Cornellius “Tank” Carradine/DE/Florida State (Round 2/Round #40): San Francisco used the 34th pick they got from Kansas City for Alex Smith to trade back in round two, picking up a seventh-round pick and a 2014 third-rounder in the process. If Carradine hadn’t torn his ACL in Florida State’s final regular season game, he may have been a first-round pick; we had him graded as a top-20 prospect anyway. The 49ers have the luxury of taking his recovery slowly but with Justin Smith succumbing to age and entering the final year of his contract, Carradine looks like his obvious successor. Intense rehab may allow him to add more weight to his 276-pound frame and if he returns bigger and with his explosiveness intact, Carradine will be an even more complete three-down lineman who can team up with Aldon Smith to terrorize opponents for years to come.

Vance McDonald/TE/Rice (Round 2/Pick #55): With backup tight end Delanie Walker leaving via free agency and the 49ers not needing to fill many starting positions, they could afford to trade up for a player who won’t be expected to play every snap. Michael Crabtree’s torn Achilles may force the 49ers to use more two-tight end sets than usual and while McDonald isn’t as good of a blocker as starter Vernon Davis, he’s a big athletic pass catcher who can get up the seam and become a favorite target of Colin Kaepernick. This pick is less of a luxury after Crabtree’s injury and playing behind Davis should be great for McDonald’s development, although he may need to wait until his next contract to flash his ability as a starter.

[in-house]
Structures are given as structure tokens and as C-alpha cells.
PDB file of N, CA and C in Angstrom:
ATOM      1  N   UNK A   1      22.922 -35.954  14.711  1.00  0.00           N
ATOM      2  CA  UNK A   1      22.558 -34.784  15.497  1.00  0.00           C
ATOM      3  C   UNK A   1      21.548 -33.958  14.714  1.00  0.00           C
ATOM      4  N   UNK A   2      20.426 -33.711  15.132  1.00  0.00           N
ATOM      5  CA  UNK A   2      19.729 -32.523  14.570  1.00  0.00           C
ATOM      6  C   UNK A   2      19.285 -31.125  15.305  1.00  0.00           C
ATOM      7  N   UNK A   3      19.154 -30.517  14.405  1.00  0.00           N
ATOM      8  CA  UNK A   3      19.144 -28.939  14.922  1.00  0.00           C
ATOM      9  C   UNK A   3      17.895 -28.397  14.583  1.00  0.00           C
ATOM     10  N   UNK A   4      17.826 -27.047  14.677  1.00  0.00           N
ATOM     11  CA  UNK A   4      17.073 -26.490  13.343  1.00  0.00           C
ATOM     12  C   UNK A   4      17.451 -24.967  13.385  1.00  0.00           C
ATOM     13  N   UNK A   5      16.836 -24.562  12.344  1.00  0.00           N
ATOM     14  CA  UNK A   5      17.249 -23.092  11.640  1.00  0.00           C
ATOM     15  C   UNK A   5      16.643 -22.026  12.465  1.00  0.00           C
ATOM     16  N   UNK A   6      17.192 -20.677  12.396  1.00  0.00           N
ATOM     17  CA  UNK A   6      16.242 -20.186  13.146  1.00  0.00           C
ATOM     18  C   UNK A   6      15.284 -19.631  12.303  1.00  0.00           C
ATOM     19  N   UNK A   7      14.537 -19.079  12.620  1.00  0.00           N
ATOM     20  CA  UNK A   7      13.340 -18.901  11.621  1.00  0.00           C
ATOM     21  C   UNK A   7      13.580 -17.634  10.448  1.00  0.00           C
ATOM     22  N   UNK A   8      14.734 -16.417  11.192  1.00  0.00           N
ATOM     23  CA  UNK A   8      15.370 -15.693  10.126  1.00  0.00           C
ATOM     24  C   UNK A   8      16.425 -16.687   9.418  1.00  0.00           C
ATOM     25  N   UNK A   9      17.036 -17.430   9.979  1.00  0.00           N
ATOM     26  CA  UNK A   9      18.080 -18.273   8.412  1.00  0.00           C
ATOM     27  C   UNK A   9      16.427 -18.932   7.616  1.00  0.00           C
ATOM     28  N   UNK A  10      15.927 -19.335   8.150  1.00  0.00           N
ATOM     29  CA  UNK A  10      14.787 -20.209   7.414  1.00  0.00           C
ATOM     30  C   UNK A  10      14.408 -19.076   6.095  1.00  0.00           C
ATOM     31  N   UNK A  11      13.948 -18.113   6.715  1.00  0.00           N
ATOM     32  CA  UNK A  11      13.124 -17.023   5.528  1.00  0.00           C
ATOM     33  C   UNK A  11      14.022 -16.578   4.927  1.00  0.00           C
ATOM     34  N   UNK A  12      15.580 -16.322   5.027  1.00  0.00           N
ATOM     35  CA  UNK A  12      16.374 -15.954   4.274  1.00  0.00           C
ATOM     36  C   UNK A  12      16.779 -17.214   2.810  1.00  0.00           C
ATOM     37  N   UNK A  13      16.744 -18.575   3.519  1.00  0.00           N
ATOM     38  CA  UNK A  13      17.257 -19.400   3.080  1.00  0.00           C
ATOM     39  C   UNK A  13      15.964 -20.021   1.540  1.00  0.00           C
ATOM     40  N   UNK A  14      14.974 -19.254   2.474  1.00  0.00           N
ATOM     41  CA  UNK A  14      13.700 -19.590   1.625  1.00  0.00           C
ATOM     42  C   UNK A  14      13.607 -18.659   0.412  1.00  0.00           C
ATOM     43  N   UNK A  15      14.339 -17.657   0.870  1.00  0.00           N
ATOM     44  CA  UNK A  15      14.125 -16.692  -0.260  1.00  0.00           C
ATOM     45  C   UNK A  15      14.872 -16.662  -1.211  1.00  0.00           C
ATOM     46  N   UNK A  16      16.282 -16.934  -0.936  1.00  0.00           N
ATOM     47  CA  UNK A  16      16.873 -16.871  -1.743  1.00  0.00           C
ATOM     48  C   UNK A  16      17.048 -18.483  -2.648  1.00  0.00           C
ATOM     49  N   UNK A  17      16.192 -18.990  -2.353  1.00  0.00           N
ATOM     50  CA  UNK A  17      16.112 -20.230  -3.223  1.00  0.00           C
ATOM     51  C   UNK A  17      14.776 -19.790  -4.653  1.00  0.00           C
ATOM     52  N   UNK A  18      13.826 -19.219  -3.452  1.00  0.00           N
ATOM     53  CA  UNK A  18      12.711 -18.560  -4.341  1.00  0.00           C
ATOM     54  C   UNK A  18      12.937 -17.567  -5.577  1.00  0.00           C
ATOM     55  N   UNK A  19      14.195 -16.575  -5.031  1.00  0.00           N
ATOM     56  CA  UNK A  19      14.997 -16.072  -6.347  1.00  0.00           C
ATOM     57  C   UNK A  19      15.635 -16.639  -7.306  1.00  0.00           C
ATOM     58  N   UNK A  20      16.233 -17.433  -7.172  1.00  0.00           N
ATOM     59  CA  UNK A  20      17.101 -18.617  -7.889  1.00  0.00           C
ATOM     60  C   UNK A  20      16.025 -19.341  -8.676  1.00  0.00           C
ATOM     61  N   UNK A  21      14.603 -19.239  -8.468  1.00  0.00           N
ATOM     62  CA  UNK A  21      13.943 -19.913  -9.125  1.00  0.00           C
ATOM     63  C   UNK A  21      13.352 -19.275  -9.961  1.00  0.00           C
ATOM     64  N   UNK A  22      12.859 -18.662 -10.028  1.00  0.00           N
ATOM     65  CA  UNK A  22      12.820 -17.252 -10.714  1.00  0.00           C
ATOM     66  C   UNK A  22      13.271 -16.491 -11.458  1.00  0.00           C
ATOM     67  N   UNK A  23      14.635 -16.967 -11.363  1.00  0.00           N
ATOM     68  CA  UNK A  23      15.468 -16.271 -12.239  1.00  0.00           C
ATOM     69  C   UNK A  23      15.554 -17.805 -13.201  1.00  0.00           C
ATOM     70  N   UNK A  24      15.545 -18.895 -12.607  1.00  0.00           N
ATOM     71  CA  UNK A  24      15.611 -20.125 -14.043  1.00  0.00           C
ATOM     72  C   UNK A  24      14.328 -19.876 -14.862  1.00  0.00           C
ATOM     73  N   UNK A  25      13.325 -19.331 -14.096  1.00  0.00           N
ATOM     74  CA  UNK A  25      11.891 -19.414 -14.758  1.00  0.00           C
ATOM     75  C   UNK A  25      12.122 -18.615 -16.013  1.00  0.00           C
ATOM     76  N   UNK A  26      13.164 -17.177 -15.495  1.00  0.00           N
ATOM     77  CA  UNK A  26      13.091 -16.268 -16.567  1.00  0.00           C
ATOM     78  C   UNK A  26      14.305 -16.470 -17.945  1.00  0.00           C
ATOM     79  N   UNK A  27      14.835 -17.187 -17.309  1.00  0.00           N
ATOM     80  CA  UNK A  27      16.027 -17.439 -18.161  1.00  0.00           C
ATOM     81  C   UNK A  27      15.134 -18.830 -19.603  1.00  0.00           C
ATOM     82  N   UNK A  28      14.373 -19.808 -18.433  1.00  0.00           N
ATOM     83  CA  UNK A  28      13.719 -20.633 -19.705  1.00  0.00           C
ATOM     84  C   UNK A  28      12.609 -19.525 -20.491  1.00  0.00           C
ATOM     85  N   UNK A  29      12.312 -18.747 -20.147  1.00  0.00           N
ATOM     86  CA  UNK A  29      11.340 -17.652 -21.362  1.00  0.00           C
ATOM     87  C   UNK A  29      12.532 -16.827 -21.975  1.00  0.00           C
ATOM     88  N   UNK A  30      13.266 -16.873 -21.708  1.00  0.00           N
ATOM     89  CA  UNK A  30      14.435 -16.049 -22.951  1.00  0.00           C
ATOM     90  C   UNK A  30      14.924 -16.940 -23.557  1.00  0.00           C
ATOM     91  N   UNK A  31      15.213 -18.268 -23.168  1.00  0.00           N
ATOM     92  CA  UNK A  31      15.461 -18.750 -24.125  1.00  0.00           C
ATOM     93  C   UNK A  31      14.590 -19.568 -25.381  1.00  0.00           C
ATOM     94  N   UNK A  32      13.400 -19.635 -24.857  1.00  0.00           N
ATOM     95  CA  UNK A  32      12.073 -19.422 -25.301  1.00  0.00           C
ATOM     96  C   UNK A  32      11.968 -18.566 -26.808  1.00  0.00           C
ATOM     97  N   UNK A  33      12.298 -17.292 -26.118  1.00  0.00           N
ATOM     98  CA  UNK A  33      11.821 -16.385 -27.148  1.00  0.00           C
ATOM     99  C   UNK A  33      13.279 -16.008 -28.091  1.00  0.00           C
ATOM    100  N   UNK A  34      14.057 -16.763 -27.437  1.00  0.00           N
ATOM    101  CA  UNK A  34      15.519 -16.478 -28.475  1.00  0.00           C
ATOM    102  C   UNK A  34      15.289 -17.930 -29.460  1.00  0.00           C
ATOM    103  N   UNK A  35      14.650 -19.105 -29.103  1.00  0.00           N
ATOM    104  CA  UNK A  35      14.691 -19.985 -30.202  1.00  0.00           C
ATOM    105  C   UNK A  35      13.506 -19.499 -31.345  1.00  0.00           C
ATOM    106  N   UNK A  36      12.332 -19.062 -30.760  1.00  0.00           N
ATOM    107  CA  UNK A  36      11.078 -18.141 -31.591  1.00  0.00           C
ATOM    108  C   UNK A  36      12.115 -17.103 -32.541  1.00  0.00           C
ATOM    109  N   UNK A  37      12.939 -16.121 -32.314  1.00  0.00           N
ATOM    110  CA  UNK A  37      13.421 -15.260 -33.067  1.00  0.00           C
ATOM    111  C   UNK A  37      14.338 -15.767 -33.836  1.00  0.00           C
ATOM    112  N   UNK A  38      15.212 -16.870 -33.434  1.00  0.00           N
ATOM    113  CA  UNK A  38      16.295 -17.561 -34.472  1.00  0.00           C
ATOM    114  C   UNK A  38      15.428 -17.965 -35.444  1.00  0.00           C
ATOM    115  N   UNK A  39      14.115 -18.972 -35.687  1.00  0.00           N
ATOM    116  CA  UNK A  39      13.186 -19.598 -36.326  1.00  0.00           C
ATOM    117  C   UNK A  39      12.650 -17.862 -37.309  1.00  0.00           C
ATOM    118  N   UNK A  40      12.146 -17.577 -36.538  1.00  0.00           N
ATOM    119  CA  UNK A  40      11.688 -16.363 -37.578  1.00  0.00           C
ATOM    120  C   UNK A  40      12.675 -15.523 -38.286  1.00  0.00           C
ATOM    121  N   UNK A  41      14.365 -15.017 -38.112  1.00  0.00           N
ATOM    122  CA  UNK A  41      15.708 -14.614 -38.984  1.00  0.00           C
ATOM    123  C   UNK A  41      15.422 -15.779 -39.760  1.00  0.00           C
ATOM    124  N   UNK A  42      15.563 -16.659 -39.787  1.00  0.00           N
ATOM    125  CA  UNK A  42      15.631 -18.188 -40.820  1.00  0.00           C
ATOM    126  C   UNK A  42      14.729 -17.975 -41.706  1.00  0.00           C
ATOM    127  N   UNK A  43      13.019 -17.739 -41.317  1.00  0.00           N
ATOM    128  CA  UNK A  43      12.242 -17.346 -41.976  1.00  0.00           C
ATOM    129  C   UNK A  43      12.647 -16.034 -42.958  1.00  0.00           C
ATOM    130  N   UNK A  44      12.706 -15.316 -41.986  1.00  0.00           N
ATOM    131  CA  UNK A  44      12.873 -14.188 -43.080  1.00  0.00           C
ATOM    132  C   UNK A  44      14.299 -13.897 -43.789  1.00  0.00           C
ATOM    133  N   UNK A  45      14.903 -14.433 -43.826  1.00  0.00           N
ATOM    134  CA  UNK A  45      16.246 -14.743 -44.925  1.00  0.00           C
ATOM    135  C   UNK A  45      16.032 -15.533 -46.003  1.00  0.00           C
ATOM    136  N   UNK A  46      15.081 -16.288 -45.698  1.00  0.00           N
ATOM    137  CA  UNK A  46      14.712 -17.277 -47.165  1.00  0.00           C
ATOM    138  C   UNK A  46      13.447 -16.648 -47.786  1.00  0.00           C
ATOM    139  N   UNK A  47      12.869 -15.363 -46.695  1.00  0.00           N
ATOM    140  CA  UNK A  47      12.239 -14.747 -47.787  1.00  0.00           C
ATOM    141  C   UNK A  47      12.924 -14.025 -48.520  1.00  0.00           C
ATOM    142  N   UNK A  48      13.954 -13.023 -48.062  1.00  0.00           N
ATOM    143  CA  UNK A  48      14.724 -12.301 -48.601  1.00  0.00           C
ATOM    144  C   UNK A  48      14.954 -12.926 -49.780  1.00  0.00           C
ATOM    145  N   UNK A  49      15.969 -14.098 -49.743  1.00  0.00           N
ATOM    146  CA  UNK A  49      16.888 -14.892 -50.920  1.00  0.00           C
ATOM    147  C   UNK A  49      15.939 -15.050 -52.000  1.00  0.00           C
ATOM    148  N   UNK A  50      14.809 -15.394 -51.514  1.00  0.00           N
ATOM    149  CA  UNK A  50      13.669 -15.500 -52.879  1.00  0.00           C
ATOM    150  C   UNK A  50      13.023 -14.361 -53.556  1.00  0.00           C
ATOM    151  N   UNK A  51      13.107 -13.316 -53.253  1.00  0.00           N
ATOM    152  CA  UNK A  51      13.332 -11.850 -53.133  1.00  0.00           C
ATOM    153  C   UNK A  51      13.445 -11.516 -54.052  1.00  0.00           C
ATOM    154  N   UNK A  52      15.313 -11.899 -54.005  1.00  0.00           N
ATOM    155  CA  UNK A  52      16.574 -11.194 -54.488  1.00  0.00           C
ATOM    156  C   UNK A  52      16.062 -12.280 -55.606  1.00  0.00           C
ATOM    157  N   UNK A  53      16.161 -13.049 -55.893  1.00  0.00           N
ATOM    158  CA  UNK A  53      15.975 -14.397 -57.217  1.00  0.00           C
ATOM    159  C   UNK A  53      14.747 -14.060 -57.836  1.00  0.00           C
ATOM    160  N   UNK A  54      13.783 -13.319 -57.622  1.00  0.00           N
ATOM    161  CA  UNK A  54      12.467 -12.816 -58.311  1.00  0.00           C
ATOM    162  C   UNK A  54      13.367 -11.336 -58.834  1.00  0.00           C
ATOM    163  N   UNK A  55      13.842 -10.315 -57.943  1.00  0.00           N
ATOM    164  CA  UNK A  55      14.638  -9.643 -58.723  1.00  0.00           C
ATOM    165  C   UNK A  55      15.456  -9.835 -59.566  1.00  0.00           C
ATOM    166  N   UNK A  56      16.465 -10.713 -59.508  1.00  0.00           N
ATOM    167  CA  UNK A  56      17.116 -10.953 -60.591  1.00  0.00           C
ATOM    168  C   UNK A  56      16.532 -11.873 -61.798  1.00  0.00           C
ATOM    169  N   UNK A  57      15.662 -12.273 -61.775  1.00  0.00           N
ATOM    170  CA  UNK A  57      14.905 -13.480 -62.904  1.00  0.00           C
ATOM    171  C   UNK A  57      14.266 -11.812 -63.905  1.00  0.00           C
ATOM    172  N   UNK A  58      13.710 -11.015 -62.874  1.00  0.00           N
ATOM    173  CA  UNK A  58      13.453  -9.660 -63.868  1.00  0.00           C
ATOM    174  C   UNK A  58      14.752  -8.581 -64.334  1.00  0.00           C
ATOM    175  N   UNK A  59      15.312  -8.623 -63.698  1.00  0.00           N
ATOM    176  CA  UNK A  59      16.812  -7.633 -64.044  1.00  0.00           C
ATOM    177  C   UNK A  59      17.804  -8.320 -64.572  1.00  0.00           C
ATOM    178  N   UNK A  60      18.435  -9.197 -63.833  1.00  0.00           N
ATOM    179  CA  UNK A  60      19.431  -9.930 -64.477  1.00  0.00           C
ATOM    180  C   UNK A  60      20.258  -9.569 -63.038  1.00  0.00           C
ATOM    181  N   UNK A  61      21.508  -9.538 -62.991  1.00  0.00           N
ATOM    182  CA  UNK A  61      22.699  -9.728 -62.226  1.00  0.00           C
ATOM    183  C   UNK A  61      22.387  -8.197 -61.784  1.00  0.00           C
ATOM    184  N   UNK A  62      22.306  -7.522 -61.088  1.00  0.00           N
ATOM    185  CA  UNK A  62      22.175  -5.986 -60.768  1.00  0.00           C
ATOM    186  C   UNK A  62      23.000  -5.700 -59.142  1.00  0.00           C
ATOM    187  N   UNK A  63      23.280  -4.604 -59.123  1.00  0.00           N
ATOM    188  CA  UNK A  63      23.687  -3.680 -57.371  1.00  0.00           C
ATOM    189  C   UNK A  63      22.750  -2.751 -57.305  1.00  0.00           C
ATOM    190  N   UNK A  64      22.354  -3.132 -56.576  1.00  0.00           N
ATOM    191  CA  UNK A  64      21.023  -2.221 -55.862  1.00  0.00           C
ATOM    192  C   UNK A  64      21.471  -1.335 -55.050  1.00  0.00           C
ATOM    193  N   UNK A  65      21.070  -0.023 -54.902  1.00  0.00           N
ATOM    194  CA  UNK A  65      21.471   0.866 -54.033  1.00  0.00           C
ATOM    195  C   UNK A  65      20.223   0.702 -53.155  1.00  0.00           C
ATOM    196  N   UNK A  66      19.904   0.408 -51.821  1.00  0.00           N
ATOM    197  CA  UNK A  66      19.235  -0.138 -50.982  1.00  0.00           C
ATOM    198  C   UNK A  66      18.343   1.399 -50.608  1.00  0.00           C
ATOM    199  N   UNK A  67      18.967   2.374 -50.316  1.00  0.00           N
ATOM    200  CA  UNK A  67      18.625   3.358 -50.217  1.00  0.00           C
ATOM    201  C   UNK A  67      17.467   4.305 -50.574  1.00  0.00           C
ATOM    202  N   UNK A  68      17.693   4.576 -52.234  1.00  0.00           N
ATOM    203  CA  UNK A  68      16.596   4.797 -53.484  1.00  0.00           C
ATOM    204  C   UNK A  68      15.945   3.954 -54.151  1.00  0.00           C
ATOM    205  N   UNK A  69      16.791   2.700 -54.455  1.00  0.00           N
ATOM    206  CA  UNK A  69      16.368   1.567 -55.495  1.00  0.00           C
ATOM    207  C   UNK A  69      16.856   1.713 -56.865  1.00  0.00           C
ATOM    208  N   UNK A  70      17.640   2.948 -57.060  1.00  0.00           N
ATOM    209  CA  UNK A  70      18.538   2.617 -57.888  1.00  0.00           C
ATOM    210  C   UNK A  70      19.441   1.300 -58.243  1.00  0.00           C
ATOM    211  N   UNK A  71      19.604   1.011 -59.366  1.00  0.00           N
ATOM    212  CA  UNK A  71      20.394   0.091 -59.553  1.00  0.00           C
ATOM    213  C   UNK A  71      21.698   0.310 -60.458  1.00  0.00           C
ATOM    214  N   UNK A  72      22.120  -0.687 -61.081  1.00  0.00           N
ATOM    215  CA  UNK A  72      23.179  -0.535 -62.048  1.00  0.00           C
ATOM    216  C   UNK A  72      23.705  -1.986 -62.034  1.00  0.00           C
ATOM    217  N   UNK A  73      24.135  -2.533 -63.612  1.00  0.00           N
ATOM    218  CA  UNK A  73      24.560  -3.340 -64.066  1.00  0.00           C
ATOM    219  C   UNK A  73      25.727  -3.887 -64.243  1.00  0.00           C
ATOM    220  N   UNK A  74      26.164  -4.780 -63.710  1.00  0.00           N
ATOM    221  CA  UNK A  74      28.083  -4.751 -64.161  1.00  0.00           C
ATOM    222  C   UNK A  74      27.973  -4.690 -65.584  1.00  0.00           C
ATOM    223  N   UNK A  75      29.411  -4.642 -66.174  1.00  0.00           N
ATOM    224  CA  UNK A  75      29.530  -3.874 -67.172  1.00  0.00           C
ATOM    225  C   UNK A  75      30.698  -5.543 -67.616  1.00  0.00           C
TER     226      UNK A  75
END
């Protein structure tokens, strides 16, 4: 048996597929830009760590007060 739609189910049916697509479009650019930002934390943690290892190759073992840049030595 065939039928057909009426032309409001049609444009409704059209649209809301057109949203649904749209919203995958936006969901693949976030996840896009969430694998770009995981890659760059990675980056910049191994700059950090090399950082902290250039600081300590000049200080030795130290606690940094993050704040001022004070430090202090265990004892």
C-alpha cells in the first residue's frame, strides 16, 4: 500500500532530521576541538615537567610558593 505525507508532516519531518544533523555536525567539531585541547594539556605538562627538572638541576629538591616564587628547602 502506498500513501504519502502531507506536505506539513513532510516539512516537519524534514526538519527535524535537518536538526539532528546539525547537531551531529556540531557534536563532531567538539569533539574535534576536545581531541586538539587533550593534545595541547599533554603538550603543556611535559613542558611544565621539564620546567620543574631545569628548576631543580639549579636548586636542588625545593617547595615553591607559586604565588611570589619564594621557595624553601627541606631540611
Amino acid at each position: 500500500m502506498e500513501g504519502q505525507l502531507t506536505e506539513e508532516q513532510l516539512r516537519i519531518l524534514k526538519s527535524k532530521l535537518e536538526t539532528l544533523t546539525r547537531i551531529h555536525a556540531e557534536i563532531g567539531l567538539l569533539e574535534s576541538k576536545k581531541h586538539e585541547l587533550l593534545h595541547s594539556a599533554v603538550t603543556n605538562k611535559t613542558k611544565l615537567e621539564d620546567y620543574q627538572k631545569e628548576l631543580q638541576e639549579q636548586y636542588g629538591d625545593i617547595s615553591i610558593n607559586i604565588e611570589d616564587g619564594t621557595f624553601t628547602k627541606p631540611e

Corey Lemonier/DE/Auburn (Round 3/Pick #88): After moving down a round earlier to give San Francisco a chance to draft Vance McDonald, Green Bay moved down again as the 49ers gave up a seventh-round pick for the opportunity to draft Lemonier. They likely don’t view him as a starter with Aldon Smith and Ahmad Brooks locked in at outside linebacker, but Lemonier has 4.6 speed and tangible upside as a pass rusher. He struggled to produce as a junior after a breakout sophomore campaign and has shown signs of being an underachiever, but the 49ers feel he can improve their pass rush if he takes to coaching and is used in the right spots.